It is not going on sale before 2012 and it is out of reach for most given it'll cost about the same as a 3-bed semi- in 'the North', but the McLaren MP4-12C deserves column space in 2010 for the sheer technological endeavour it embodies.

After the £600,000 F1 of 1992 and the £300,000 SLR that has just ceased production, the new car can almost be said to represent McLaren's descent into the 'mainstream' retailing at around £125-£175,000. Make no mistake though, this British supercar is anything but humdrum. The painstaking approach employed by its designers in creating it, is breathtaking.
Those from outside of the walls of the space-age "Technology Centre" in Woking where McLaren are based, may not have not heard of 'the 5% rule', but it goes thus: The engineers scrutinised every single component that makes up the car, and polished off and trimmed every last bit of weight they possibly could. Then after they finished, they revisited each component and magicked up another 5% reduction in weight .
The 'C' in MP4-12C indicates 'carbon fibre', a material used to make the chassis weigh less than Jonny Wilkinson.  The brakes are not made from carbon like they are in most other supercars because the engineers found a way to make them using steel whilst still saving 8kg. 

Virtually all road cars (and incidentally, most houses) use copper wire in their electronic systems but McLaren used aluminium, yet again because it represents a more weight-conscious approach. This saved 5kg. The structure behind the dash was made from magnesium instead of steel to save another 4kg and to top it all off McLaren built their own engine and gearbox from the ground up when they could just done what most upstarts do and bought a drivetrain off the shelf. All of this to achieve "efficient performance" to put it in their parlance.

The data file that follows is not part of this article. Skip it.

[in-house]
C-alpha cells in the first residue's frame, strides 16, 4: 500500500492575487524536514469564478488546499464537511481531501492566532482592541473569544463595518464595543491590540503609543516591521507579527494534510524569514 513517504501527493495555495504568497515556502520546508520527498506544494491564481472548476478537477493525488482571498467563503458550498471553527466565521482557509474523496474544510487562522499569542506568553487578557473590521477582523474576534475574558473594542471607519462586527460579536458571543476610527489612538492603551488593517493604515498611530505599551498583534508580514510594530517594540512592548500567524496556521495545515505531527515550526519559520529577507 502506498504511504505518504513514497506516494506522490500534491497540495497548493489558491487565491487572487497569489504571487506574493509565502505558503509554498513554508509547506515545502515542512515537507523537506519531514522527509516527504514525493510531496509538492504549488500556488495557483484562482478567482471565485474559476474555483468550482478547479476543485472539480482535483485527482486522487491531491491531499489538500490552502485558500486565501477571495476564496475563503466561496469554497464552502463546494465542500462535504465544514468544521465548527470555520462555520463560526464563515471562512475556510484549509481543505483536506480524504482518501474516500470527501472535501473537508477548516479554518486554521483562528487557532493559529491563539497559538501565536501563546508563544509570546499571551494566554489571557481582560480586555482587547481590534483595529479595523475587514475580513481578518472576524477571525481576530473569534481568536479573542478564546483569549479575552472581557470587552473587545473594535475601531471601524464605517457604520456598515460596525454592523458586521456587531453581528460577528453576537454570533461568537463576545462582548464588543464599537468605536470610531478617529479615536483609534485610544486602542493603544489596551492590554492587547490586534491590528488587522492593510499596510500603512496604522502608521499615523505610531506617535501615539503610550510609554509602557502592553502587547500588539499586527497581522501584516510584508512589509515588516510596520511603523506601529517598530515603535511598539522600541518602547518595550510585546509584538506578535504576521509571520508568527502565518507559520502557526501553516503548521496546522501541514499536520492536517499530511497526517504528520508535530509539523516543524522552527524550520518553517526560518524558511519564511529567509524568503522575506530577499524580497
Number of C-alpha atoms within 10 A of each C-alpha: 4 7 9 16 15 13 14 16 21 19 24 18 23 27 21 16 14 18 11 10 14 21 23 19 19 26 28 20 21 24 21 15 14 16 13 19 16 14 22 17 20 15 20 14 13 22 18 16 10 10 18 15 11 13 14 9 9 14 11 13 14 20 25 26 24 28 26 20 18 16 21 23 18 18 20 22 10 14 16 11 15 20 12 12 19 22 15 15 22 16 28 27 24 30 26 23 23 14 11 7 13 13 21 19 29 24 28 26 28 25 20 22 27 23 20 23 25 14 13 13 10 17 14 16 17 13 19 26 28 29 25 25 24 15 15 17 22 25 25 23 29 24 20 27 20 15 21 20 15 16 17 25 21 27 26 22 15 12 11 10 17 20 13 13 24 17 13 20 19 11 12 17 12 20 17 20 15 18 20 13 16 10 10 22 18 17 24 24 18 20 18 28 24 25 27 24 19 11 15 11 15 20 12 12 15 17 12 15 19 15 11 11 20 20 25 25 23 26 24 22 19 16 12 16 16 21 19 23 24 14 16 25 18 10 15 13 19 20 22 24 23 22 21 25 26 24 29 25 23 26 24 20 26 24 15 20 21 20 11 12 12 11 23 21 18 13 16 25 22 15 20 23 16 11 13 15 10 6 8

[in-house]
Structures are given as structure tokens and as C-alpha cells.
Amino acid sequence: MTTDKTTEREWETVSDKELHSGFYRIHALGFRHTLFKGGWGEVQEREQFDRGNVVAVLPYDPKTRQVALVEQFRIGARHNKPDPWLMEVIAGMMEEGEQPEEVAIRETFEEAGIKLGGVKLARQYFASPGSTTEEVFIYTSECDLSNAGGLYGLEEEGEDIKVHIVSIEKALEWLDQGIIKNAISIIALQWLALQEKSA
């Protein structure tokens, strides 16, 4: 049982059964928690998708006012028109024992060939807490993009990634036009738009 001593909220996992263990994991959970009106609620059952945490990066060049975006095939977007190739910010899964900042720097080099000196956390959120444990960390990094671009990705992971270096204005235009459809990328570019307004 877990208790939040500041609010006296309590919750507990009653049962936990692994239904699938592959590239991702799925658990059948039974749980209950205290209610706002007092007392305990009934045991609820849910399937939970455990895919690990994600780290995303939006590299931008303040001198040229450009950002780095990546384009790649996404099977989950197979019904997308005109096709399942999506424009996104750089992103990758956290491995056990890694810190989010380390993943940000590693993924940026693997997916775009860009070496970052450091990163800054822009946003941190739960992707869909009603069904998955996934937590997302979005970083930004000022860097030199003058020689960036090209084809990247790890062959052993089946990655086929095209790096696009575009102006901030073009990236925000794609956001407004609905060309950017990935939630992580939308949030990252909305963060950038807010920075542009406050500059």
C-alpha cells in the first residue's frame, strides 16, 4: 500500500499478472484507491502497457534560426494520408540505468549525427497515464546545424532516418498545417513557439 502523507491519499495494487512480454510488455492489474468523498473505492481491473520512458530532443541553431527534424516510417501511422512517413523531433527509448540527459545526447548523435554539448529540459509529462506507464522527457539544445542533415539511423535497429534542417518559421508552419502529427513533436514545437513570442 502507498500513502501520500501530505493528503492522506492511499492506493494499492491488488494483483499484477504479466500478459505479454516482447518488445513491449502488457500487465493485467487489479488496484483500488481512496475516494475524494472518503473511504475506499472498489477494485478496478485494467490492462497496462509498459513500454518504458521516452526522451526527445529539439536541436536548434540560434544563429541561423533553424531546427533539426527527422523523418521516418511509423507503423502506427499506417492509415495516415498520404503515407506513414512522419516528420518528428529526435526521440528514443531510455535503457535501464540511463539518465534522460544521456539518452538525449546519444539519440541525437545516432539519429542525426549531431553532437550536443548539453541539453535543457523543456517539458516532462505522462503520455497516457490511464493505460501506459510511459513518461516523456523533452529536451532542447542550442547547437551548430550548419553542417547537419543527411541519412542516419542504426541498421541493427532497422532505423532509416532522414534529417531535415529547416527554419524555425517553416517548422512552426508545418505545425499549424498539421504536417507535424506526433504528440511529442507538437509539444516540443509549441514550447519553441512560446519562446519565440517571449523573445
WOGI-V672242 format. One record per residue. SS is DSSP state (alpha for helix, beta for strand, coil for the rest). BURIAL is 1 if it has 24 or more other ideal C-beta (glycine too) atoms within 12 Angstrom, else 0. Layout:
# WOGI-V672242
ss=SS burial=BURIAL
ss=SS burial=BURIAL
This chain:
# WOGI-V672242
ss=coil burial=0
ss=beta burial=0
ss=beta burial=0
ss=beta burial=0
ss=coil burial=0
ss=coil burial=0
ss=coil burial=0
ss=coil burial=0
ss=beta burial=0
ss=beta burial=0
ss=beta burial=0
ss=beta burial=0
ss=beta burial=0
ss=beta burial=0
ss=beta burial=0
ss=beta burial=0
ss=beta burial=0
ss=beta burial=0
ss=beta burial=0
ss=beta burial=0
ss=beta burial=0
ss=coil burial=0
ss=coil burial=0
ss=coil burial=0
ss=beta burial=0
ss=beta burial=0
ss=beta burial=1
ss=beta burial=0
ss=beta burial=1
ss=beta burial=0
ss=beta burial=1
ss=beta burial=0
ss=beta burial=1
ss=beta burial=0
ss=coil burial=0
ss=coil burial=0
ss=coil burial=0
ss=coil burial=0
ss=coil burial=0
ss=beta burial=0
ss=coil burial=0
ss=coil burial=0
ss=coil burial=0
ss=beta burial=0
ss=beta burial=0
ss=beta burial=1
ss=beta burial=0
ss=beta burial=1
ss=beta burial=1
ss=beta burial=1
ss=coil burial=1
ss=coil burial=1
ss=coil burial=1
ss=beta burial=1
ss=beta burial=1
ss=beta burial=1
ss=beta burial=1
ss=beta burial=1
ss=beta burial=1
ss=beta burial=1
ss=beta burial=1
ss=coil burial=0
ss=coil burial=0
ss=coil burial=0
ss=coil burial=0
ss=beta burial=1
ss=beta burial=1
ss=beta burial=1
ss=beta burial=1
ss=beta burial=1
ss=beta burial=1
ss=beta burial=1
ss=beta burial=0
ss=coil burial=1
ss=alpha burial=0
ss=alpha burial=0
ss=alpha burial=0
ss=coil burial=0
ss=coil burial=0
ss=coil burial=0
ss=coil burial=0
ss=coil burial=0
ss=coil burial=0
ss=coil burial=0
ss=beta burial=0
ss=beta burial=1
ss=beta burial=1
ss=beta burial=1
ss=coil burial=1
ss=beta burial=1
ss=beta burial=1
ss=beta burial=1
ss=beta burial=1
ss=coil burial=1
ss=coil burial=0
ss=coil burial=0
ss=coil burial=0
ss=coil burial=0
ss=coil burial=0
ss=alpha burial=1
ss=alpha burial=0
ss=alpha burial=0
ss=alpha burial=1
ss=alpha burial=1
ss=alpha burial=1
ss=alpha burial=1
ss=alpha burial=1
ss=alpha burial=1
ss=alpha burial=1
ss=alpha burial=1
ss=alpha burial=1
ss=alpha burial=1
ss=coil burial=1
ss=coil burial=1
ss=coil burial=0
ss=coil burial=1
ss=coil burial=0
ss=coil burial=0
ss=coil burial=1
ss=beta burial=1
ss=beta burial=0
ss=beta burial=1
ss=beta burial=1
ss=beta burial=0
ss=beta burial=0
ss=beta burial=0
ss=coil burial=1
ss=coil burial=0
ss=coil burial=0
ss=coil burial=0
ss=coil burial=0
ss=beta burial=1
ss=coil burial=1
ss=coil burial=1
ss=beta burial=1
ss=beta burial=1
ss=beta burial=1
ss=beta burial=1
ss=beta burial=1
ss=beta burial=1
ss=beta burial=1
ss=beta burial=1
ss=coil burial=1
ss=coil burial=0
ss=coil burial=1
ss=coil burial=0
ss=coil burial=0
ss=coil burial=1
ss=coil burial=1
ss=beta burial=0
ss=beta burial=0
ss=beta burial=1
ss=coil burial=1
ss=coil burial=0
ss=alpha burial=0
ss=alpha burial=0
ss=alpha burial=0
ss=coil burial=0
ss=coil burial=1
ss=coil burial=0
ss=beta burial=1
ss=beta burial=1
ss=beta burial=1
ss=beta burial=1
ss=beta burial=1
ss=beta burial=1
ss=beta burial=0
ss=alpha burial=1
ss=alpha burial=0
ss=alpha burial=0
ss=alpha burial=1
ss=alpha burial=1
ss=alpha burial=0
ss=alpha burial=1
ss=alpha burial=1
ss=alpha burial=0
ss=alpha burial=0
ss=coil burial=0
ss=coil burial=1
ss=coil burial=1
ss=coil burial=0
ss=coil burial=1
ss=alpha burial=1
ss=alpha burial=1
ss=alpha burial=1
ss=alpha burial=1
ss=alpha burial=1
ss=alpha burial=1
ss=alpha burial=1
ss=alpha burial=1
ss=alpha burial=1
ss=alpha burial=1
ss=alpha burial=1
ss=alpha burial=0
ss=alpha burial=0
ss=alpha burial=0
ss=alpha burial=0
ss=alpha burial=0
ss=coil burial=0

I understand I might be beginning to sound somewhat fanatical so to achieve some balance, I think it's worth pointing out where the MP4-12C leaves blots on its copy paper; it looks a bit plain.

Especially next to the Audi R8, Ferrari 458 Italia, Lamborghini Gallardo and Mercedes SLS. That said, the non-controversial looks may mean time treats its better. Its aformentioned predecessor the F1, for example, still looks fresh despite first being presented to the world in 1992.
MP4-12C will be judged on more fronts than just looks though and given the praise lavished on Ferrari's 458 Italia by those who have driven it, it's going to have to impress on many. Ron Dennis has had no qualms about publicly singling out Ferrari as their benchmark. This comes as no surprise because in motorsport they say, "To be the best, you have to beat the best". And it is in motorsport where these two great companies and their long-standing rivalry was born.
McLaren and Ferrari have traded blows at the front of the Formula 1 pack since the 1980s. In fact, between 1998 and 2008, they took all of the Formula 1 manufacturers' world titles that were on offer, bar two (stolen by Renault in 2005 & 2006). So McLaren trying to take Ferrari's mantle in the road car space isn't so much picking a fight as moving it to another arena. Only logical then for McLaren to go to so much effort to find top form with the MP4-12C and I for one wish McLaren succeed in their endeavour.
Especially because of the refreshing daring and ambition that is on display in a way that just isn't common anymore in the increasingly corporate (neutered!) world we live in. That and the potential that they might start a return to greatness for the British car industry.